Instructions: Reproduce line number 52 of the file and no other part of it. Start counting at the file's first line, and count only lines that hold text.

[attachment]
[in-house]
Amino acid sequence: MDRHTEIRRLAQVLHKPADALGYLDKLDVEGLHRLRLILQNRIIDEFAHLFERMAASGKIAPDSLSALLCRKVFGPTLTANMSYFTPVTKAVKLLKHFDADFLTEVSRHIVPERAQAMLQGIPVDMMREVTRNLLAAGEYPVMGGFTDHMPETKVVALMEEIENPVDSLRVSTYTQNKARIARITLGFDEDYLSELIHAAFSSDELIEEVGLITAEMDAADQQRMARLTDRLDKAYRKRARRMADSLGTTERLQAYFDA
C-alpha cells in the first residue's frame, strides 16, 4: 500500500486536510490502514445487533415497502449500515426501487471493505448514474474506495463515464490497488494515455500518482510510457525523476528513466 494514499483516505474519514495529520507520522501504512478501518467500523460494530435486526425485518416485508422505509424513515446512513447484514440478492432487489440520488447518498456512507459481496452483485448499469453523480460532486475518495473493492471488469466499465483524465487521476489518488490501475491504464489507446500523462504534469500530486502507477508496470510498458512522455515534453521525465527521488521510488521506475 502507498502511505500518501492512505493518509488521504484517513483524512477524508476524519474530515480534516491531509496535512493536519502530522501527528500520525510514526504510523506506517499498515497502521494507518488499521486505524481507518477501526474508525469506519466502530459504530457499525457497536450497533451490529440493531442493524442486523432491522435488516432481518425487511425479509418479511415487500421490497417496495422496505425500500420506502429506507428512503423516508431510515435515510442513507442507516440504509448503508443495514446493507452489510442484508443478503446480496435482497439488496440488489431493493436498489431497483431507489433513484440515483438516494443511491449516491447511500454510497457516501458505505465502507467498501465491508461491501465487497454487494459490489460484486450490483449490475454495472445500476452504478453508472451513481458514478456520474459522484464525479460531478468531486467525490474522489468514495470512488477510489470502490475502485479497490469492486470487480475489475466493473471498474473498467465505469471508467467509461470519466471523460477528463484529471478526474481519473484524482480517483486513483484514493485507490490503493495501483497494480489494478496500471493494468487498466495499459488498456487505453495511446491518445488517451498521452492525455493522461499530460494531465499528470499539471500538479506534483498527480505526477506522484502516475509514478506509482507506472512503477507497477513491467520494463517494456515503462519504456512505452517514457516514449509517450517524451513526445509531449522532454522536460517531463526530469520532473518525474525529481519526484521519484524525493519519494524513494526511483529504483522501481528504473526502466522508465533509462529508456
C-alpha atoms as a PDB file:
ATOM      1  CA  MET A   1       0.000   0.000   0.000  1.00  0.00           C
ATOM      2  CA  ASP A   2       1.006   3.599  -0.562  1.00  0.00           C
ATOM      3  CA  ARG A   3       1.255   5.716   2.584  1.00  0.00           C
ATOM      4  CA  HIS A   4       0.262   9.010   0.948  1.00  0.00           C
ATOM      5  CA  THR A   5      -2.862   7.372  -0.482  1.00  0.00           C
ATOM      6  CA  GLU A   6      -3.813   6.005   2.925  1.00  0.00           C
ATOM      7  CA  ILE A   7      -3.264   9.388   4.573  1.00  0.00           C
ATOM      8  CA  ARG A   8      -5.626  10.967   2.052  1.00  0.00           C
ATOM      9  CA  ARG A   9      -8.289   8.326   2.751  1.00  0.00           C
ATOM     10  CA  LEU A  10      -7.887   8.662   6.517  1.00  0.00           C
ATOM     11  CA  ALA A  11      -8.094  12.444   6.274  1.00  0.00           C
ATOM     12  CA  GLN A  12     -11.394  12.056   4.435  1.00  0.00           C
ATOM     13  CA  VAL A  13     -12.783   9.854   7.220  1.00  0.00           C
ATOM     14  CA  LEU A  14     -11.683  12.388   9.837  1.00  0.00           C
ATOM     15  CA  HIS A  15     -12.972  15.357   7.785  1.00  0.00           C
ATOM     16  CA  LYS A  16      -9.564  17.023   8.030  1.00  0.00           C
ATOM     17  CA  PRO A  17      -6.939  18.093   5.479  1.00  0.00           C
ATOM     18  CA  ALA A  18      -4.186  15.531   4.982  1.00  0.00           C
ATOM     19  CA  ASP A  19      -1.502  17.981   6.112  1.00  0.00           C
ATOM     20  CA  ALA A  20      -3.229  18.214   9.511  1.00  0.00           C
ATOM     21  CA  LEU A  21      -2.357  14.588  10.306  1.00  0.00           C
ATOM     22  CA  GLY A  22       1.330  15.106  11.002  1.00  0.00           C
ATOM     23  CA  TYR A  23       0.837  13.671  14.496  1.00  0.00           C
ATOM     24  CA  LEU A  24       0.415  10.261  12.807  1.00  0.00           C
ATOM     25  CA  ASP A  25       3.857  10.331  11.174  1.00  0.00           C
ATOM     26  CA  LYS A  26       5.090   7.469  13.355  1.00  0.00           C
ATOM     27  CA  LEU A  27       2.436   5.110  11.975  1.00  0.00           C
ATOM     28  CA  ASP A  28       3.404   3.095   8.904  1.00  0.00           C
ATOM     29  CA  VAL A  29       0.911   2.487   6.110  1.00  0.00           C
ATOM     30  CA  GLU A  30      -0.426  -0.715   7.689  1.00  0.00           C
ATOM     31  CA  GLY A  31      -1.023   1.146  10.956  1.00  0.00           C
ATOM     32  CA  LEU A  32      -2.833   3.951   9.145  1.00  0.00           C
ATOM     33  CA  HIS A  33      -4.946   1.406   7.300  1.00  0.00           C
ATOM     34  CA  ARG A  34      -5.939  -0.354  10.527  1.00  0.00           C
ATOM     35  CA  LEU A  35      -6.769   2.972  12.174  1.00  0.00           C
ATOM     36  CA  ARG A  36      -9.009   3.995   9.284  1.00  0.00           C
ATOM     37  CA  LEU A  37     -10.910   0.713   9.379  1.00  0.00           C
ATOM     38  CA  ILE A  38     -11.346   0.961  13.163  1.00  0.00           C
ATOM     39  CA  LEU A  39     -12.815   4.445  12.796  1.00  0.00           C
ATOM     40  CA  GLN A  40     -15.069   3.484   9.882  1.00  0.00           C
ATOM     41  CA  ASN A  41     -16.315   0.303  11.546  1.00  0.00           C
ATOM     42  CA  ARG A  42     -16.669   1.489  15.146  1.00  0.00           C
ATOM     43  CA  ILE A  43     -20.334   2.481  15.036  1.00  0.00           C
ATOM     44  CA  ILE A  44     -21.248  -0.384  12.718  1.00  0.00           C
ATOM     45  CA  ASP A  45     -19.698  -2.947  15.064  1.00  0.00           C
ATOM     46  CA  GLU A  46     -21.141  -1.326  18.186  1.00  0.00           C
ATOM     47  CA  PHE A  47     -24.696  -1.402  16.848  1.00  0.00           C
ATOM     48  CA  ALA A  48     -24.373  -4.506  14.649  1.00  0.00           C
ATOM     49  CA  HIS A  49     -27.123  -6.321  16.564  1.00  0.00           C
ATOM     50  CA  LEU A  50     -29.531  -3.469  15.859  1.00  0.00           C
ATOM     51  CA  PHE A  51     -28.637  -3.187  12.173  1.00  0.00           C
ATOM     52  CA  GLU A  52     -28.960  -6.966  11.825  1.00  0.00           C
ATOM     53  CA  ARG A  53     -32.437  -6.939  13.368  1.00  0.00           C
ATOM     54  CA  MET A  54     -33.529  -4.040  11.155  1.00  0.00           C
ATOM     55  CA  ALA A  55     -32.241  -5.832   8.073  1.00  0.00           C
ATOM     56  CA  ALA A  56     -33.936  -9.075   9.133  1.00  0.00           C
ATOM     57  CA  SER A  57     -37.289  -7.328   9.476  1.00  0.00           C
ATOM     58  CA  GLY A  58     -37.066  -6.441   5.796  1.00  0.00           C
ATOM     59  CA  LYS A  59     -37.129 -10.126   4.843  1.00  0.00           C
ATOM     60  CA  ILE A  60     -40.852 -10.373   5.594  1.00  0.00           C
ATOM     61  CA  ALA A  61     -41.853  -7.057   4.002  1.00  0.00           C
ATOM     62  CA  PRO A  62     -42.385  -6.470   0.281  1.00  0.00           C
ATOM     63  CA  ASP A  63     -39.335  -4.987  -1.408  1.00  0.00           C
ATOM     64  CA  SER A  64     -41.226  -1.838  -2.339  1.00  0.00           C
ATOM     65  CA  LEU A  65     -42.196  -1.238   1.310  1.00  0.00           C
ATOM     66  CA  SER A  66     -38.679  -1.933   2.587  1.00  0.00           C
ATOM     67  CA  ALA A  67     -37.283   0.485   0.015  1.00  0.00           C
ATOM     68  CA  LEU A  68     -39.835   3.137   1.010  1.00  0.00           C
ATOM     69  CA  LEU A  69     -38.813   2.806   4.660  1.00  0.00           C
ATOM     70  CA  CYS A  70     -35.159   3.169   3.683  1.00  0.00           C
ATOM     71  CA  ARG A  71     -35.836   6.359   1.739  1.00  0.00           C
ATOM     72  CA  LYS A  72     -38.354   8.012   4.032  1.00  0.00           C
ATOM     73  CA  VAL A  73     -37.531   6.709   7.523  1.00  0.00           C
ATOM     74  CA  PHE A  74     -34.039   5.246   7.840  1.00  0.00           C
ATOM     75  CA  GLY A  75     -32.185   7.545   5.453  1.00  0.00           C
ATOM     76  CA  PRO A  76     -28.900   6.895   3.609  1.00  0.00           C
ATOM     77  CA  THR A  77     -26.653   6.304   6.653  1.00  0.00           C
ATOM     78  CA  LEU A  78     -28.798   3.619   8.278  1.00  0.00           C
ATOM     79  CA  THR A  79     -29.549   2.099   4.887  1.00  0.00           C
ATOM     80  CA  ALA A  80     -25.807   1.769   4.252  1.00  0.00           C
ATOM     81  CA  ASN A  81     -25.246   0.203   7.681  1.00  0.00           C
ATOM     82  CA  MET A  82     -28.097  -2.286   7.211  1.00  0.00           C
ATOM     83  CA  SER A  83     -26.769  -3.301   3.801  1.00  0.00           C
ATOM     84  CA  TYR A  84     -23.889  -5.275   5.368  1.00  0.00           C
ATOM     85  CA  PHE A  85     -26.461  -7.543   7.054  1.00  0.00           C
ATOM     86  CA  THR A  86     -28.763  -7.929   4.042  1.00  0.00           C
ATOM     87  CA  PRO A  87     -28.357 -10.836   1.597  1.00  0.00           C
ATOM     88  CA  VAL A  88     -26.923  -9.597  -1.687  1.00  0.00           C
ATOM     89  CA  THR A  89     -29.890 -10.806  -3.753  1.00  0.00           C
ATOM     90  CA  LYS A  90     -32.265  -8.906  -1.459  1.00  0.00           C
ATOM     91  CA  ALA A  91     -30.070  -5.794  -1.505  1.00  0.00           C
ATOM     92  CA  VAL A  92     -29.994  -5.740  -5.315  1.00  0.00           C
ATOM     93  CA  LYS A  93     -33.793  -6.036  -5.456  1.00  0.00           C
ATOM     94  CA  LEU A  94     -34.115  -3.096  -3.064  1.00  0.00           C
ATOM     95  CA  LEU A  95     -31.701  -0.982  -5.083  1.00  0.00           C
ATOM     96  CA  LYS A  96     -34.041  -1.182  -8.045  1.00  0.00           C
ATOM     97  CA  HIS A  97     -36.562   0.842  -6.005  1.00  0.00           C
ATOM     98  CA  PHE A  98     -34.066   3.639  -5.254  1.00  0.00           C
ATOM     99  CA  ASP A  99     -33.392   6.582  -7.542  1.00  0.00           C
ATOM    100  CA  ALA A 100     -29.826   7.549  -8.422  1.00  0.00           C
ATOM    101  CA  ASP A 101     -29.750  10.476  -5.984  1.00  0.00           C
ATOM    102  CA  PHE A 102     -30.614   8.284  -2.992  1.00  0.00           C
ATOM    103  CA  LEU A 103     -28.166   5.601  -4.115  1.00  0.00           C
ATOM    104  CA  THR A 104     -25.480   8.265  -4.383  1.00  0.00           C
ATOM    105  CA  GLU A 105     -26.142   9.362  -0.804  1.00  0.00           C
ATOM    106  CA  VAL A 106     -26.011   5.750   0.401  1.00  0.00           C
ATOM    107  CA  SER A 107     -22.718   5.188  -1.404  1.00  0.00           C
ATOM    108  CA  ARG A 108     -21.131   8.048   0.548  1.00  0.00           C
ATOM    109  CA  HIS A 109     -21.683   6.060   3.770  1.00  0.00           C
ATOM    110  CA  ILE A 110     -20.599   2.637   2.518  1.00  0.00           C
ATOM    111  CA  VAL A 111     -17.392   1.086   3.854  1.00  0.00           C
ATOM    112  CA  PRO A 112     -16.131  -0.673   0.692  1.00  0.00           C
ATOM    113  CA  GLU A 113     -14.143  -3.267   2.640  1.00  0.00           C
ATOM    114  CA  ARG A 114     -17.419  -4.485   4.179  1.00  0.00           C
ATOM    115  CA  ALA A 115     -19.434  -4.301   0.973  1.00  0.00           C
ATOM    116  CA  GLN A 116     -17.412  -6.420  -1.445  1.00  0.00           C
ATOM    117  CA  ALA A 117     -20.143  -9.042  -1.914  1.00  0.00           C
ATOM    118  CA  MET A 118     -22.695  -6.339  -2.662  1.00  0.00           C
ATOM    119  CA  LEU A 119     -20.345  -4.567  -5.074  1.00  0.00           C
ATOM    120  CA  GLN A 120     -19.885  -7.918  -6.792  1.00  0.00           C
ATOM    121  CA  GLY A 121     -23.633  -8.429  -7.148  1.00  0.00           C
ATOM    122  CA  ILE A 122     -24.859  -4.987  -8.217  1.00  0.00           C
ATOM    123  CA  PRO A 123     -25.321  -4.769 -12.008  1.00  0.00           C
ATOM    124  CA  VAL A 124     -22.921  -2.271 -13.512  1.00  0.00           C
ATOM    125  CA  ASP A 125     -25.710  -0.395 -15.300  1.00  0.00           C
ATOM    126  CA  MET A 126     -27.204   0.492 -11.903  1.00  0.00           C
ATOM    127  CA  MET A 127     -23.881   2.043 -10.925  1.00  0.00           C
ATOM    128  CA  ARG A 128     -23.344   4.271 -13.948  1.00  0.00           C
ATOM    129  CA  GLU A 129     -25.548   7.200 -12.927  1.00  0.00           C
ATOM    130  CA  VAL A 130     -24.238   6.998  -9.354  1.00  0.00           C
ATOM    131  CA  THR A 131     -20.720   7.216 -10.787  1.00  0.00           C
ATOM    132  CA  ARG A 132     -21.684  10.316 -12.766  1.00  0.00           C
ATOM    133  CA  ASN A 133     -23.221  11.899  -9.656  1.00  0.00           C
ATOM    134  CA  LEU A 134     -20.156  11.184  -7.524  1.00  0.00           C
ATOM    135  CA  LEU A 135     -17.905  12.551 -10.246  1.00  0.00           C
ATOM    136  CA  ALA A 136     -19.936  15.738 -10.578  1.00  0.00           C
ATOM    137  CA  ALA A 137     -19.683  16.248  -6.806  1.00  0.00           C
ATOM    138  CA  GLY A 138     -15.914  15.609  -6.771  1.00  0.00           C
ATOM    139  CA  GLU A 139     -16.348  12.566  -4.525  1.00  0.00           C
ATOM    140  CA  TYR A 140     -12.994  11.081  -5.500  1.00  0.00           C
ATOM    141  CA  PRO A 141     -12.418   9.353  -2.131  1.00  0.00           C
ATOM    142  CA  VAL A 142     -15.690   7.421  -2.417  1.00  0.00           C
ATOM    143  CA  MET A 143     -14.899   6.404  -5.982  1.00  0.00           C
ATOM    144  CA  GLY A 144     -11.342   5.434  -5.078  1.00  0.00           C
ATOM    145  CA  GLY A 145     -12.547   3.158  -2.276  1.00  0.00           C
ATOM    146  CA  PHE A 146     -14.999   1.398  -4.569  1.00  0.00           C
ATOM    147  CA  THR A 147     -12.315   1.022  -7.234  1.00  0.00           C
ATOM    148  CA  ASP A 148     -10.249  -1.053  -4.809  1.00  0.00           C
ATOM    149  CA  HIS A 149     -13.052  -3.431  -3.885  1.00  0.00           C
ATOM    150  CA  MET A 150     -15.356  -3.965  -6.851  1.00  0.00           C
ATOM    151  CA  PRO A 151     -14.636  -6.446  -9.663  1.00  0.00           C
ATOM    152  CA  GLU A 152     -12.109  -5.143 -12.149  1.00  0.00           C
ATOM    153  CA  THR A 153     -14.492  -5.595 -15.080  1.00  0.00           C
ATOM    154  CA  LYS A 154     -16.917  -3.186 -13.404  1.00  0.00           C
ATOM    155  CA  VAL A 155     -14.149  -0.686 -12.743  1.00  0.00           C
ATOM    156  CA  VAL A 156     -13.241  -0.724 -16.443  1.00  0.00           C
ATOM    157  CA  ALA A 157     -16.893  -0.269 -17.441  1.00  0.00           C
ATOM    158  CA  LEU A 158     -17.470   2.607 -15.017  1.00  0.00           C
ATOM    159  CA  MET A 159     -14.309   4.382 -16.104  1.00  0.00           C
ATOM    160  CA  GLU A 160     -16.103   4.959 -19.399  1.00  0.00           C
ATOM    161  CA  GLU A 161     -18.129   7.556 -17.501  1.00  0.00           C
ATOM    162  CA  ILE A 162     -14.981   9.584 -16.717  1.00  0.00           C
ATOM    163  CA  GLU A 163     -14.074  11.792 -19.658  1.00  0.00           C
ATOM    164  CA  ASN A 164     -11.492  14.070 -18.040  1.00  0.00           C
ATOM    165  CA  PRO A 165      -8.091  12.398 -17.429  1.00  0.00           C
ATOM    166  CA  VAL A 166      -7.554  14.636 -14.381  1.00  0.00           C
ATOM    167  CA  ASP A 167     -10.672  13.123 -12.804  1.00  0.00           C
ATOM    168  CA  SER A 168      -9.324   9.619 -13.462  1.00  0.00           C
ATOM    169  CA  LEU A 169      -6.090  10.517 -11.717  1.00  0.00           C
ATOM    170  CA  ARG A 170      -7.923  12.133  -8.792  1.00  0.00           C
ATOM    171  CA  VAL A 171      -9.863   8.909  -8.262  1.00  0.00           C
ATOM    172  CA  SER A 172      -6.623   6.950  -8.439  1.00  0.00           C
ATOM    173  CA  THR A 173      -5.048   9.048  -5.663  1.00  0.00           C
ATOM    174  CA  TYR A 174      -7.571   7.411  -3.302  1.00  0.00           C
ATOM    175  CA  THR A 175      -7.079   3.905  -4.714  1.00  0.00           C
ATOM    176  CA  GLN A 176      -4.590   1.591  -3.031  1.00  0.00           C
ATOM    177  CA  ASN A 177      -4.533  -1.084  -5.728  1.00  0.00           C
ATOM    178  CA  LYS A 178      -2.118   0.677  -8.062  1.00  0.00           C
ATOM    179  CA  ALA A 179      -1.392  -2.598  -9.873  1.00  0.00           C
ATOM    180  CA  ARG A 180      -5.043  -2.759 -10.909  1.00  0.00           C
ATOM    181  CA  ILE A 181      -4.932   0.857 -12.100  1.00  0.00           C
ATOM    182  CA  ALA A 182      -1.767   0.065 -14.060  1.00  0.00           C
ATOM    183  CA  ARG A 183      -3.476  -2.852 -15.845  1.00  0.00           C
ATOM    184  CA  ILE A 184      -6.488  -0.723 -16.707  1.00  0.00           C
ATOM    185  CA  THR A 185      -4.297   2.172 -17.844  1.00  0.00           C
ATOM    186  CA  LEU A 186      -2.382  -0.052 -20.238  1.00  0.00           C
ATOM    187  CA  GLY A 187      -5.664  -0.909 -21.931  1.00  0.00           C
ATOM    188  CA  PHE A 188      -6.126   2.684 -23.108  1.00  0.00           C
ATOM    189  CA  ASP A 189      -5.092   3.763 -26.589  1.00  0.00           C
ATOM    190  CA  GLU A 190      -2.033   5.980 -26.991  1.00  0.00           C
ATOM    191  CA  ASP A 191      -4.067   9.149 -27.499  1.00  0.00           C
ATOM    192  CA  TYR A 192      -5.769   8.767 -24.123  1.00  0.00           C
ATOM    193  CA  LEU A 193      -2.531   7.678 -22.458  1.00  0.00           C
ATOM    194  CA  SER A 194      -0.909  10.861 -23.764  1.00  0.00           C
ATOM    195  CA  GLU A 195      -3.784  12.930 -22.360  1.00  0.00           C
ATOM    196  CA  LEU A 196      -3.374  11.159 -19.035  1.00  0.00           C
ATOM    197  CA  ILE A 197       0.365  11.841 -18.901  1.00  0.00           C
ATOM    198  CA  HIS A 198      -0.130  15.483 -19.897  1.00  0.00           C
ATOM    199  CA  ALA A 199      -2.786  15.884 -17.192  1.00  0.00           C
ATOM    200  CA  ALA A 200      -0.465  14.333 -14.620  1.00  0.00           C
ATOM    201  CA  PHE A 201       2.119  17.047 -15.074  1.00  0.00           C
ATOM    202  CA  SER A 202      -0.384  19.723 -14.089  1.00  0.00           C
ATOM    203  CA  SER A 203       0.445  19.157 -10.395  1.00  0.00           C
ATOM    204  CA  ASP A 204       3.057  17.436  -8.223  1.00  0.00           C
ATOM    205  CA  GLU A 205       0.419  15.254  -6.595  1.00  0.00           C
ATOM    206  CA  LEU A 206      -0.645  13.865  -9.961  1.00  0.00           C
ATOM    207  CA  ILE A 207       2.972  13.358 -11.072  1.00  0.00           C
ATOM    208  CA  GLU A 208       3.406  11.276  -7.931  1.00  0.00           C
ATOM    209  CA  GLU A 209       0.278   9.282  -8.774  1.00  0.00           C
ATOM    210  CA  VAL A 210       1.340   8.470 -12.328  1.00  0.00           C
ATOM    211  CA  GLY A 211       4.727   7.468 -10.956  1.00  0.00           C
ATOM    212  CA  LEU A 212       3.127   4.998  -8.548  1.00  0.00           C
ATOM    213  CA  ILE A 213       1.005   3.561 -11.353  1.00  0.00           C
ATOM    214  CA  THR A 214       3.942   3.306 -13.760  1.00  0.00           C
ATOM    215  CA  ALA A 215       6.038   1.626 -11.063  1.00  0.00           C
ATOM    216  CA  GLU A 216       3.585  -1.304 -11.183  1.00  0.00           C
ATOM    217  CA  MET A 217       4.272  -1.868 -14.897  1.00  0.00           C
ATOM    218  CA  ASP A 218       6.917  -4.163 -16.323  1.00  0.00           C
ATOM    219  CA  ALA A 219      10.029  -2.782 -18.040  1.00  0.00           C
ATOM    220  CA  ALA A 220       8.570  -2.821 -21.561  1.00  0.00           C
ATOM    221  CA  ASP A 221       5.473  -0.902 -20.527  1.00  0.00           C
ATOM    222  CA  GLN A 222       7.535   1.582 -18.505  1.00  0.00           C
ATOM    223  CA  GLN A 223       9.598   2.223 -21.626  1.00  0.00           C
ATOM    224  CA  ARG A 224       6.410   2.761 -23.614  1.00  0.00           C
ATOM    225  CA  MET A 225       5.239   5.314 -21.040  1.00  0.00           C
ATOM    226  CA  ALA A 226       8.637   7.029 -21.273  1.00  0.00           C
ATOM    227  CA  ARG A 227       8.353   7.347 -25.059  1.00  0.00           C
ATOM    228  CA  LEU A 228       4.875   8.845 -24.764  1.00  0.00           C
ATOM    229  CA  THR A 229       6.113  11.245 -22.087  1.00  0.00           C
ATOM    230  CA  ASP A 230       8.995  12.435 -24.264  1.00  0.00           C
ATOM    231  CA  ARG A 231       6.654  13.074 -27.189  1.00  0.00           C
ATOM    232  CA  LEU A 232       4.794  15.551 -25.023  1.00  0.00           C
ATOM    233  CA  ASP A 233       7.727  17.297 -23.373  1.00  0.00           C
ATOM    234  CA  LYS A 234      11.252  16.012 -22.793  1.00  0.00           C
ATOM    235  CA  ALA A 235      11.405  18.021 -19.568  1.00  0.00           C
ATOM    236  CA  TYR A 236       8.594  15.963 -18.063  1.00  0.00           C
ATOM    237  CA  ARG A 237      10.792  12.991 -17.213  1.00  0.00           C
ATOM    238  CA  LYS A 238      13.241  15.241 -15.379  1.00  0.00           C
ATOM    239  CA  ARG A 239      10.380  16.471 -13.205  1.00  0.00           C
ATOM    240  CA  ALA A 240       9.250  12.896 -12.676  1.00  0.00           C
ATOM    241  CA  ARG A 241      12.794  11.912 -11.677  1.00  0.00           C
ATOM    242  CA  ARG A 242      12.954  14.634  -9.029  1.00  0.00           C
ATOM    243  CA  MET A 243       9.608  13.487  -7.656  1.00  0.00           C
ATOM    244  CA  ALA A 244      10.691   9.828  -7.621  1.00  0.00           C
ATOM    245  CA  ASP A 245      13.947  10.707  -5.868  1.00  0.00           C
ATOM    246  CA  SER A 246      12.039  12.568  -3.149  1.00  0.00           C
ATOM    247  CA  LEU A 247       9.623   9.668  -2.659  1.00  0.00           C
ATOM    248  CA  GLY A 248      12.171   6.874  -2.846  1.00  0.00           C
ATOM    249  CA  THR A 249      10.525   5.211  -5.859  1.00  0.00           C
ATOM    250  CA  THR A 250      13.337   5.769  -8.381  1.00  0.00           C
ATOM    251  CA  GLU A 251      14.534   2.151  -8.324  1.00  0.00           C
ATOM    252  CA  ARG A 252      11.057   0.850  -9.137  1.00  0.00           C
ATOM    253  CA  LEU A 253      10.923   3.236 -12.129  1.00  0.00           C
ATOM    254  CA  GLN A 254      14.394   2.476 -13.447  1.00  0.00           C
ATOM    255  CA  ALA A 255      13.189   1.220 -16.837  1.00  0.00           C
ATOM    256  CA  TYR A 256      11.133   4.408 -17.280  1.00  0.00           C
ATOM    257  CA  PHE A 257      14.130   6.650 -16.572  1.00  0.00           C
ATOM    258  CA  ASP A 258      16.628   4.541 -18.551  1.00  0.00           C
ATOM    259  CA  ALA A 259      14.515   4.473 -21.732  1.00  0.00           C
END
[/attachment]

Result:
ATOM     48  CA  ALA A  48     -24.373  -4.506  14.649  1.00  0.00           C